Presentation on theme: "By Miss Yao W. The Family of Agamemnon is descended the Zeus. Agamemnon was the son of Atreus, and the great- grandson of the blasphemous King Tantalus."— Presentation transcript:
By Miss Yao W.
The Family of Agamemnon is descended the Zeus. Agamemnon was the son of Atreus, and the great- grandson of the blasphemous King Tantalus of Lydia. His family is also known as the ill- fated House of Atreus. Each member of the house was cursed. House of Atreus
The King of Mycenae Son of Atreus and the brother of Menelaus. Member of the tragic house of Atreus. King of Mycenae, and he was the leader of the Greek coalition during the Trojan war. He married Clytemnestra and had several children by her. He was murdered in his homecoming by Clytemnestra and her lover, Aegisthus. His death was avenged by his son Orestes. Odysseus confronted him in the underworld. BIG MAN ON CAMPUS
Queen of Mycenae She is the daughter of Tyndareus and Leda,and the half sister of Helen. Her first husband was Tantalus 3, but after Agamemnon killed Tantalus and their child, she was betrothed to Agamemnon. She bore several children by Agamemnon, including Iphigenia, Orestes, Electra. When Agamemnon was called to the Trojan War, Aegisthus became her lover. Together they fashioned the conspiracy to murder King Agamemnon. Her son Orestes avenged his fathers death by slaying her and her lover Aegisthus.
The Sacrifice of Iphigenia In this illustration, it depicts of the imperial family of Mycenae. Beginning clockwise with the armed soldier--King Agamemnon, then his wife Clytemnestra, his fairest daughter Iphigenia, and his son Orestes. Iphigenia is about to be sacrificed at Aulis to Artemis, because of a boast her father. Agamemnon displays reluctance, it is hard for a father to kill his own flesh and blood. His obeisant posture and stooped head exhibit this. Iphigenia bows down and beseeches to her father, hoping to inspire her fathers unyielding heart. Her loving mother Clytemnestra stands beside Agamemnon, also tries to sway her husband, but met with futile ramification. Thus the fair-skinned Iphigenia was murdered by her own father, some sources say that Iphigenia was saved last minute by Artemis and replaced a deer in her place. Whatever happened, the sacrifice brought nothing but fatality and discontent to the family. Clytemnestra never forgiven Agamemnon for killing her sweet flower.
The Passage In the Odyssey, Odysseus goes to Hades to consult with the seer Tiresias, but he also encountered some of his comrades who fought in the Trojan War, of which included Agamemnon. Odysseus questioned the Mycenaean King of his death, the answer he got was this: …Aegisthus was the cause of my death. He killed me with the help of my accursed wife After inviting me to a feast in his house, Slaughtered me like a bull at a manger. So I died a most pitiable death, And all around me my men were killed Relentlessly.. (Lombardo Translation, Book 11, Line )
Agamemnon & Clytemnestras Role The conversation between Agamemnon and Odysseus in Hades, showed Odysseus how one soldiers homecoming could be and how ten years of war could change his kin. Because Agamemnon was murdered by his wife Clytemnestra and he never got to see his children. Agamemnon repeatedly ordered Odysseus to be suspicious of his wife Penelope, to land his ship away from the main harbor rather than having a big home welcoming party. Agamemnon also warns Odysseus to never to trust no woman, and tell Penelope some things but no everything. Although Penelope neither solicited any of her suitor, nor contrived against her husband, many other Greek soldiers wives did.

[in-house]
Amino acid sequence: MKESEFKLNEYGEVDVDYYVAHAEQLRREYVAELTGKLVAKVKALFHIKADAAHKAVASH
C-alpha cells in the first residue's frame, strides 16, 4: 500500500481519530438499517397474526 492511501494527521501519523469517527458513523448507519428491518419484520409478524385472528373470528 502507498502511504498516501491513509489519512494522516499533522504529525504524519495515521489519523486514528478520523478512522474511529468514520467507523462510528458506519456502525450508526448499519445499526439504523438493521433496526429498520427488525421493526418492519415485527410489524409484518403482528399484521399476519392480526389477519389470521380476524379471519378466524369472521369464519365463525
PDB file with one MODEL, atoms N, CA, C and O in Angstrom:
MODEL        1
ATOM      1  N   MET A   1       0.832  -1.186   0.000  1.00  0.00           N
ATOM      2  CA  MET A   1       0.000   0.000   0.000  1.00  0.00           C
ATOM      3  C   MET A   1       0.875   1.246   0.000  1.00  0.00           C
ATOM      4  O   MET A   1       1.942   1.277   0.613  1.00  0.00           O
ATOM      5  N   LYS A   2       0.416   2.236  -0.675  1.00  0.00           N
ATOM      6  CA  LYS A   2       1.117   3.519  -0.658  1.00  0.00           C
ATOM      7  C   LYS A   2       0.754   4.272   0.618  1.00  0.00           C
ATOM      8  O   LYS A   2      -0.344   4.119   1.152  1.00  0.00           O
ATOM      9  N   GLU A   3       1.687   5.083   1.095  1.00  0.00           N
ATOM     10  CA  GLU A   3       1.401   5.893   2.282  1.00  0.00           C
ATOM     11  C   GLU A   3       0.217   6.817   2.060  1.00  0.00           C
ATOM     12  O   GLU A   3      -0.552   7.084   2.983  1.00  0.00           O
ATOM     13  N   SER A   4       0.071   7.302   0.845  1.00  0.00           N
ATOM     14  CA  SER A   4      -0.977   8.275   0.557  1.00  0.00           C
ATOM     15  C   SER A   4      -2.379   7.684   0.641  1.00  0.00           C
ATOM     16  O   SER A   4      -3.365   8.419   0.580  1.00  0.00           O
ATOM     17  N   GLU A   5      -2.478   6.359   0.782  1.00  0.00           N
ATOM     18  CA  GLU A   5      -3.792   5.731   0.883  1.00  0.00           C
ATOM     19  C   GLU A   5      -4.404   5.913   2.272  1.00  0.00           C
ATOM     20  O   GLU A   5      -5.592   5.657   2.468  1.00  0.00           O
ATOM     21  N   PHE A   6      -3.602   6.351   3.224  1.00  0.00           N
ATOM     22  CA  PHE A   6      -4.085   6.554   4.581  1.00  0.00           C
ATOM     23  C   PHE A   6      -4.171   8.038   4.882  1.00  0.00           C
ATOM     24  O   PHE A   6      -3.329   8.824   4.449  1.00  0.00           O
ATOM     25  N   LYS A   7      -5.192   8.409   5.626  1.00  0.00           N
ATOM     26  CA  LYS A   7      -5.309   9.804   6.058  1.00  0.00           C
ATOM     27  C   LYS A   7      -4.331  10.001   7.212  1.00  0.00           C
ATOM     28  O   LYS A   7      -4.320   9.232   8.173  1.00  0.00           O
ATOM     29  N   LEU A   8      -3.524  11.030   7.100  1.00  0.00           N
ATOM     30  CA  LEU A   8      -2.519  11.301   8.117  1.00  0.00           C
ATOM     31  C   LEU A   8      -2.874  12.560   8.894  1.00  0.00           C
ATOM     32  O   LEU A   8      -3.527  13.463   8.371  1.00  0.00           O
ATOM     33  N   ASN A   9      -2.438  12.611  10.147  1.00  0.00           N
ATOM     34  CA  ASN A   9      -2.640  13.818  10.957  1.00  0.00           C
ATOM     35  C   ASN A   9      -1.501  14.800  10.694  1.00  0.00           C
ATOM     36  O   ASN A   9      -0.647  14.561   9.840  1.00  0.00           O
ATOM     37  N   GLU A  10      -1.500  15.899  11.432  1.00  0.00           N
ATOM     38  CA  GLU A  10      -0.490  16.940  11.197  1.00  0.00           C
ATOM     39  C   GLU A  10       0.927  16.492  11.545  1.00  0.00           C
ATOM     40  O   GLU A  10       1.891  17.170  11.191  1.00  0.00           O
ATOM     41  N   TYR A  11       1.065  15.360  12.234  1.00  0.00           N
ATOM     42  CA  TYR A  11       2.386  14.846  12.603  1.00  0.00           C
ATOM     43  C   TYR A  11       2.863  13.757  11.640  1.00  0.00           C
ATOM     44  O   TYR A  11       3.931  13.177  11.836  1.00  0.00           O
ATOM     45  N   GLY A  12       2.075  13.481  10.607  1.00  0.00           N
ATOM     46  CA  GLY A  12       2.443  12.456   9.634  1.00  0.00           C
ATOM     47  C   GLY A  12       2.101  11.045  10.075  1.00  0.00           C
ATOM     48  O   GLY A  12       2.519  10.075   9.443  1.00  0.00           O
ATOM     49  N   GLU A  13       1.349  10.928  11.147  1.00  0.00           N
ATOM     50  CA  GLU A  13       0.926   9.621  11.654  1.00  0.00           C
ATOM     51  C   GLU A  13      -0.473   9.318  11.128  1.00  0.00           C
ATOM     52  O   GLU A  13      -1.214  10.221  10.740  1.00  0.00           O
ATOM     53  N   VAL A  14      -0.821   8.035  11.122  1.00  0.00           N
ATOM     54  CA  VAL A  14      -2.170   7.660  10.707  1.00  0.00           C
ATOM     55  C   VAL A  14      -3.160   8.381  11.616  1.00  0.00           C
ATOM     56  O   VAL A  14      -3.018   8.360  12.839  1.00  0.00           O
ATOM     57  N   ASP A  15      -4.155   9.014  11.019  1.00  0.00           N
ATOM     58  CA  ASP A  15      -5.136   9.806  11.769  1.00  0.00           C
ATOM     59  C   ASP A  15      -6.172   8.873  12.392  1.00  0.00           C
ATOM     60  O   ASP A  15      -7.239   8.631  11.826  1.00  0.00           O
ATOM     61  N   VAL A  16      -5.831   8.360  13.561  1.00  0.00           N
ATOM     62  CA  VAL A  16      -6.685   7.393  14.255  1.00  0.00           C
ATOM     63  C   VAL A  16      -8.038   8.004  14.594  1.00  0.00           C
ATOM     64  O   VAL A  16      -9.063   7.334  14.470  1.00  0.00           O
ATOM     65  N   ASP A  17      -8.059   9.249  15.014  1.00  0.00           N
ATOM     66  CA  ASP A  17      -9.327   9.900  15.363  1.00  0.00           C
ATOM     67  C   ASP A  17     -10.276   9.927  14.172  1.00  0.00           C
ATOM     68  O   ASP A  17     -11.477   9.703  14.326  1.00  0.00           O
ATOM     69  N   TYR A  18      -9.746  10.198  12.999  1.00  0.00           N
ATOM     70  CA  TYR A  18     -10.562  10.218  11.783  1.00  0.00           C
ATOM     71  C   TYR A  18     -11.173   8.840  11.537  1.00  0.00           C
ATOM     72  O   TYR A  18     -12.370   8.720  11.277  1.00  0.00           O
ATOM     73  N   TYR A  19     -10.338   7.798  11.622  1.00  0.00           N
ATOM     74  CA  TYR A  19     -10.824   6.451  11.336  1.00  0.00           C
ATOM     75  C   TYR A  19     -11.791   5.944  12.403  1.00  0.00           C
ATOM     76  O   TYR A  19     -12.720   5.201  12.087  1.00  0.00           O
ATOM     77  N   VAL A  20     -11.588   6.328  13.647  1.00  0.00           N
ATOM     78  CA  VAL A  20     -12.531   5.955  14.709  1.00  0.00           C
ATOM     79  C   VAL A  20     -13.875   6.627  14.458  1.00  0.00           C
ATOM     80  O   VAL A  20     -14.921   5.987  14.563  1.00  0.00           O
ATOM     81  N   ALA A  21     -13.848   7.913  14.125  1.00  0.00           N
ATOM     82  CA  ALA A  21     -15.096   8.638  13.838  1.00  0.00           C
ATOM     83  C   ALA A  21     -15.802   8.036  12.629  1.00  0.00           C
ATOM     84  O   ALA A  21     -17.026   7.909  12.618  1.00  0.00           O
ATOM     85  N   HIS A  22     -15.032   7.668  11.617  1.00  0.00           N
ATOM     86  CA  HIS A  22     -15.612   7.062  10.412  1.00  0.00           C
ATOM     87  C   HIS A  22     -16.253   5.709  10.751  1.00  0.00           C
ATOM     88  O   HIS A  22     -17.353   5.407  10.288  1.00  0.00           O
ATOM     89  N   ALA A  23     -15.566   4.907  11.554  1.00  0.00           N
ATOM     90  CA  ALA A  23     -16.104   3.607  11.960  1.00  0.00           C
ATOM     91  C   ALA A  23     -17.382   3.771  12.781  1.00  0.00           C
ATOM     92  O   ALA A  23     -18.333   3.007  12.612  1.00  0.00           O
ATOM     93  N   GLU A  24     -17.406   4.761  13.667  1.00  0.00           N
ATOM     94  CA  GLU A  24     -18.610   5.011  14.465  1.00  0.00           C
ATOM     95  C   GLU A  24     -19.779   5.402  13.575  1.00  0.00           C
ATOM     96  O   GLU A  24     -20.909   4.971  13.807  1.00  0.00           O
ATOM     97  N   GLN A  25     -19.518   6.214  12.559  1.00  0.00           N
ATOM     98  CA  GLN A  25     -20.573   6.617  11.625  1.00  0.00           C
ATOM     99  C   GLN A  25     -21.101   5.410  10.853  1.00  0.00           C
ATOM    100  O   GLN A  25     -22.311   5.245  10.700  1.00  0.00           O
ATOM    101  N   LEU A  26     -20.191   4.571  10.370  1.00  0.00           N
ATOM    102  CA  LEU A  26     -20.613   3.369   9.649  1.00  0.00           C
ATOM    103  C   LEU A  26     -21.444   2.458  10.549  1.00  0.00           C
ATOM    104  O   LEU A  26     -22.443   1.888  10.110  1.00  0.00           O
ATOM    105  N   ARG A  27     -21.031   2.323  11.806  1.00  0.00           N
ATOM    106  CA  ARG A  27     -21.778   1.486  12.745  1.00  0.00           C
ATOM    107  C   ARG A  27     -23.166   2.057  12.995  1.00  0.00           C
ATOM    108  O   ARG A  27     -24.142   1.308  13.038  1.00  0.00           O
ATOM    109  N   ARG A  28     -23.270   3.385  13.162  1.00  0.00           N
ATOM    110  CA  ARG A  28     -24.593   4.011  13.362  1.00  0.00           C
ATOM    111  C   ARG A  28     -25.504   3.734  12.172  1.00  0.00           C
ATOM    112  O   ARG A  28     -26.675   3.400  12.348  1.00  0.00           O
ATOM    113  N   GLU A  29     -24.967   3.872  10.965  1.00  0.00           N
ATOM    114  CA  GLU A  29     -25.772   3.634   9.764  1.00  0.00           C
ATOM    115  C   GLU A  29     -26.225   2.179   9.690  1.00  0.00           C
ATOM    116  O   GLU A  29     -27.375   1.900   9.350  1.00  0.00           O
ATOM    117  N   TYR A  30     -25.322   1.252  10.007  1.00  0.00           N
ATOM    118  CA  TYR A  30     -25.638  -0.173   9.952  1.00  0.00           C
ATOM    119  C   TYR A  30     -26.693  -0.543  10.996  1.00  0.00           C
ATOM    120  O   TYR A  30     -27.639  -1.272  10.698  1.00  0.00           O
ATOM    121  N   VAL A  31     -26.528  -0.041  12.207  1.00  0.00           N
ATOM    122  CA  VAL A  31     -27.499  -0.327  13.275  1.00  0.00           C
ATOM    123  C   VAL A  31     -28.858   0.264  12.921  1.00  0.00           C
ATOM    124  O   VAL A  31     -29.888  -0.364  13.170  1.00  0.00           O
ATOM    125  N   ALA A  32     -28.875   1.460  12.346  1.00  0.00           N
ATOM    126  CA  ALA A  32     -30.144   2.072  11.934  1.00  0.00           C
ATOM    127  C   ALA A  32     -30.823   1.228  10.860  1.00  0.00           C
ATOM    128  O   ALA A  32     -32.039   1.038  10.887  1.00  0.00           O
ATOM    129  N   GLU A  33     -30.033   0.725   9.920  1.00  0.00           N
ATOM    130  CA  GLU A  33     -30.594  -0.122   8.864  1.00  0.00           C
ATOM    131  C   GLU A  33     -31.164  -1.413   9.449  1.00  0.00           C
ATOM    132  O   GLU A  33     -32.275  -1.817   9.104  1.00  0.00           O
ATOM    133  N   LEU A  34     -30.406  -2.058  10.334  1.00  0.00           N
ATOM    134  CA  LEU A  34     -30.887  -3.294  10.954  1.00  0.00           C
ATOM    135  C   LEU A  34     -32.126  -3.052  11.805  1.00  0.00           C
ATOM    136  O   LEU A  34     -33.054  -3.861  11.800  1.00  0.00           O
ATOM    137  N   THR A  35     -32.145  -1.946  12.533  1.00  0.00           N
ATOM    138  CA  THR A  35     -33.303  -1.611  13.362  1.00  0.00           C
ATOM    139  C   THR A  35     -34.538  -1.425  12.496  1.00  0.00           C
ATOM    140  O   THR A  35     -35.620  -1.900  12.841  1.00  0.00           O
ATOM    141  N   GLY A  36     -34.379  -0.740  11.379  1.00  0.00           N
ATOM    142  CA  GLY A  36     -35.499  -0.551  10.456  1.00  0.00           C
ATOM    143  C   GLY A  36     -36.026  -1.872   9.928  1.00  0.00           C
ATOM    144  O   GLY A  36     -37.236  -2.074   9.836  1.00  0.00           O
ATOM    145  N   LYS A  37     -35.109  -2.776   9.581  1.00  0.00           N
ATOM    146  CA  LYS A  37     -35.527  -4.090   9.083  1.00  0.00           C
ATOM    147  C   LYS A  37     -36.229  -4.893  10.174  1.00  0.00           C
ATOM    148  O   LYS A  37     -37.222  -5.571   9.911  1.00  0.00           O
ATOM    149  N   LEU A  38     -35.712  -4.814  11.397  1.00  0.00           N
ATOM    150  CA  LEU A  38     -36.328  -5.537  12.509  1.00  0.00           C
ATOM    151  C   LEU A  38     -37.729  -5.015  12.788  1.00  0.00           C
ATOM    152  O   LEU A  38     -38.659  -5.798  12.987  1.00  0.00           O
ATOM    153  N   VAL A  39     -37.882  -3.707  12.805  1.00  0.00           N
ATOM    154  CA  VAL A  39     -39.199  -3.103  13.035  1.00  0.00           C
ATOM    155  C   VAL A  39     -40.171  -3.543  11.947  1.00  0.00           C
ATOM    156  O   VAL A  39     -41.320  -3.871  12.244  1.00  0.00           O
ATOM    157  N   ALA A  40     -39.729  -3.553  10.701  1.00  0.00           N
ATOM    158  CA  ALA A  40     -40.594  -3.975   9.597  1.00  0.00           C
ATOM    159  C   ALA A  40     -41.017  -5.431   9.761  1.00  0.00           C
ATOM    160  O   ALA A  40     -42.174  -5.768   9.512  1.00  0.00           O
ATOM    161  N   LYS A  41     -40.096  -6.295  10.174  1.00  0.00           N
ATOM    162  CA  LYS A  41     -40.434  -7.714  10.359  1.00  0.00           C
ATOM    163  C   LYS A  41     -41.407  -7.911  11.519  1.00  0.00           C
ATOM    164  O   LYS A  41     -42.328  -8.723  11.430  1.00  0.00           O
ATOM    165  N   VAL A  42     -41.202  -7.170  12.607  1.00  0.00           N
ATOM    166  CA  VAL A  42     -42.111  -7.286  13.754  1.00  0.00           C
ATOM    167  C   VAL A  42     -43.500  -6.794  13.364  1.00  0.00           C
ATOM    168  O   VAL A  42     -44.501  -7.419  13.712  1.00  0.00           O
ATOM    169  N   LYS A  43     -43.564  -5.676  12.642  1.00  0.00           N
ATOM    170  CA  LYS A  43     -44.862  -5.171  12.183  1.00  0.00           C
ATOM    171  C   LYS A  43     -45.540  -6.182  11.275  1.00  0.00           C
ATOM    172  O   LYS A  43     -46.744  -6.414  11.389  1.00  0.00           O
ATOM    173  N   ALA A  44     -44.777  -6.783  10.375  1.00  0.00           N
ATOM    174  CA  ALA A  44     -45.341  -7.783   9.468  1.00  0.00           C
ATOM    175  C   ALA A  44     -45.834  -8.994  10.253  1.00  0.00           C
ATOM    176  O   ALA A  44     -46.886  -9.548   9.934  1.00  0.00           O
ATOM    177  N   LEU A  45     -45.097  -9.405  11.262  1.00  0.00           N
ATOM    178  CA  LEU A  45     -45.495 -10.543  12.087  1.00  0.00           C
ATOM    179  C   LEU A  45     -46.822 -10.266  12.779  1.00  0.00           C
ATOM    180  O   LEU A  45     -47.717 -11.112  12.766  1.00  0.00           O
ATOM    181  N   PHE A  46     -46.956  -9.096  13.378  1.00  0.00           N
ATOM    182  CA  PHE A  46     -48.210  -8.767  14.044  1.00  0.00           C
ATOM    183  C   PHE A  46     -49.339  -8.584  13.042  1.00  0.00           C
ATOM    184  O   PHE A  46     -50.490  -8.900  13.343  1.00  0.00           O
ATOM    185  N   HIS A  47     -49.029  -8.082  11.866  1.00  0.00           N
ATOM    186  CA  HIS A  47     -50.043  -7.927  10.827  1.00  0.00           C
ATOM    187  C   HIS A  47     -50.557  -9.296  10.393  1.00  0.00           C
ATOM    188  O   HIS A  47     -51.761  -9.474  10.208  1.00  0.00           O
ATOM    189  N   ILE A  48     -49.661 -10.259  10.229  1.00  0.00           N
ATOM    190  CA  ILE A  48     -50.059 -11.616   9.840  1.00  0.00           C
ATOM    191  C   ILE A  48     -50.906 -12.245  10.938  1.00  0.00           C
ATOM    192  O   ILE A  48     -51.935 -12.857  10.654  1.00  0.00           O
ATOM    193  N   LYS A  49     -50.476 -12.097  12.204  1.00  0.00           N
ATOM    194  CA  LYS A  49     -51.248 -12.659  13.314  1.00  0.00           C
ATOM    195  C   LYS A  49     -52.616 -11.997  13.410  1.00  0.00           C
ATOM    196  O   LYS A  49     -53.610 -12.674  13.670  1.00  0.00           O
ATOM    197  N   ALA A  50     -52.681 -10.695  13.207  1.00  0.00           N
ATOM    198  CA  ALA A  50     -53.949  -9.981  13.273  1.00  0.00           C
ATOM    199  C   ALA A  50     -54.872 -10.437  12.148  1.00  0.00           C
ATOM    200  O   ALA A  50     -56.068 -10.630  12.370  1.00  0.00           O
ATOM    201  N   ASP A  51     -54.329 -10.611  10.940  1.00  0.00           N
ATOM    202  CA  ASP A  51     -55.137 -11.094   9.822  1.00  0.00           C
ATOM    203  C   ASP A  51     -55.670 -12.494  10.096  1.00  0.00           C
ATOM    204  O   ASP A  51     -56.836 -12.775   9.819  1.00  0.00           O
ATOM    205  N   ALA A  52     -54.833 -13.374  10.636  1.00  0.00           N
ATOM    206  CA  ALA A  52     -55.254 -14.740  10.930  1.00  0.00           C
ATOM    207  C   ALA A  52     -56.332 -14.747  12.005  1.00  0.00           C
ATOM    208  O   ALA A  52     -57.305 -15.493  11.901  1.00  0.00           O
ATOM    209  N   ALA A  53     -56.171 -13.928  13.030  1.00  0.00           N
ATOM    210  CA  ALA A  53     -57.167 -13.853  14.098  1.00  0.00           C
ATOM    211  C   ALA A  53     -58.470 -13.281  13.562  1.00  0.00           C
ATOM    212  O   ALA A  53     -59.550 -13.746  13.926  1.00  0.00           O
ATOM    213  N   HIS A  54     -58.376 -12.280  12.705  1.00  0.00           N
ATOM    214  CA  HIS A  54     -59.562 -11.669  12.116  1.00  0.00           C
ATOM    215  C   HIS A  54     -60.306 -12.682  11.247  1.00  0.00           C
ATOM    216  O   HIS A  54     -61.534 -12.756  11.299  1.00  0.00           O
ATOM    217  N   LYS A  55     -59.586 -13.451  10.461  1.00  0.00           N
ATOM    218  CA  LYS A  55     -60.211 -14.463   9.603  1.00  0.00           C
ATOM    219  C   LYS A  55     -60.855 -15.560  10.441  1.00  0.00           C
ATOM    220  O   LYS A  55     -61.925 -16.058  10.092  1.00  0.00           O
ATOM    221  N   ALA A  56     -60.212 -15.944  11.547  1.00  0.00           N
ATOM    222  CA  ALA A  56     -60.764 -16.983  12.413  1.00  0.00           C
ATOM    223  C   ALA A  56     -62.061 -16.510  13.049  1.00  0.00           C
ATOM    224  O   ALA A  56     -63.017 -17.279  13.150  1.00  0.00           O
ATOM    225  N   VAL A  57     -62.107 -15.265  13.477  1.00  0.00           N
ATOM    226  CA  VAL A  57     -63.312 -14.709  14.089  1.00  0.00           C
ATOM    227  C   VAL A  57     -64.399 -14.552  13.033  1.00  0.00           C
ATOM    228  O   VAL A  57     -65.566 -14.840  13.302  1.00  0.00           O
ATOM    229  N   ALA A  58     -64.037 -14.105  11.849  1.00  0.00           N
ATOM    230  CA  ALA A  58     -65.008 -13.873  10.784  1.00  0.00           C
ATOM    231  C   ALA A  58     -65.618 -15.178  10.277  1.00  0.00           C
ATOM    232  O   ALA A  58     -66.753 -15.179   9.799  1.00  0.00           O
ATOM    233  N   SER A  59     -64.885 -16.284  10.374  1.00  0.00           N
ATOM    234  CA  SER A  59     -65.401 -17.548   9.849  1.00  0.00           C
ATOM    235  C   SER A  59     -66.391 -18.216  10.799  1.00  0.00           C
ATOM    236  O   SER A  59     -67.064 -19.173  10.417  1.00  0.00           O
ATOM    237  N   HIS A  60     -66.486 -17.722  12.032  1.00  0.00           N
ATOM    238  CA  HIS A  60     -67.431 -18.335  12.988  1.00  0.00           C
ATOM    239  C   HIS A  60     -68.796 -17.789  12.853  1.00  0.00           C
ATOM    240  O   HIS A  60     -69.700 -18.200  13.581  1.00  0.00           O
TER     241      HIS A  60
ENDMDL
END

The Murder of Agamemnon On this ebony Greek vase it depicts the woeful death of the King Agamemnon of Mycenae. Agamemnon is seen murdered callously at the hands of his wife Clytemnestra and her lover Aegisthus. The man at the very left is Aegisthus, he is holding a sword ready to plunge it into Agamemnon (in the middle), notice that already there is a bloodstain on the Agamemnon's mantle, it could have been enacted by Clytemnestra (woman to the right) or just Aegisthus doing. It is anyones guess. Clytemnestra is holding out her arms perhaps to praise the murder of her husband, or maybe dancing with other females in the background to the burial ceremony of Agamemnon.
This is a black Greek vase showing the comeback of Agamemnonheir, Orestes who is returning to regain his throne of the King of Mycenae from Aegisthus, and to slay the murderers of his father as well---his mother Clytemnestra and his uncle Aegisthus. Orestes, the armored soldier must have surprised his mother and his uncle, because the left and right of the vase, there are dancers and lyres around maybe it is some kind of religious ceremony. Orestes has his left hand is holding the hair of the culprit Aegisthus, while his right is directing the nib of the sword into Aegisthus gut. Queen Clytemnestra is holding an ax probably to intimidate her son into surrendering (this is mentioned in Aesthuylus play). Orestes Return
Bibliography Patrick, Richard. All Color Book of Greek Mythology. Hong Kong: Octopus Book Limited, 1972 (Patrick 23) Hamilton, Edith. Mythology, Timeless Tales of Gods and Heroes. New York: Penguin Books USA Inc., (Hamilton ) Lombardo, Stanley. Odyssey, Homer. Indianapolis, Indiana: Hackett Publishing Company Inc.,2000 (Lombardo 170 Line ) Parada,Carlos.Clytaemnestra. Greek Mythology. Greek Mythology Link. 13 Jan Parada,Carlos.Agamemnon. Greek Mythology. Greek Mythology Link. 13 Jan Gibson, Mia. Clytemnestra. Encyclopedia Mythica. 3 Mar Encyclopedia Mythica Online 13 Jan 2005 Hunter, James. Agamemnon. Encyclopedia Mythica. 3 Mar Encyclopedia Mythica Online. 13 Jan 2005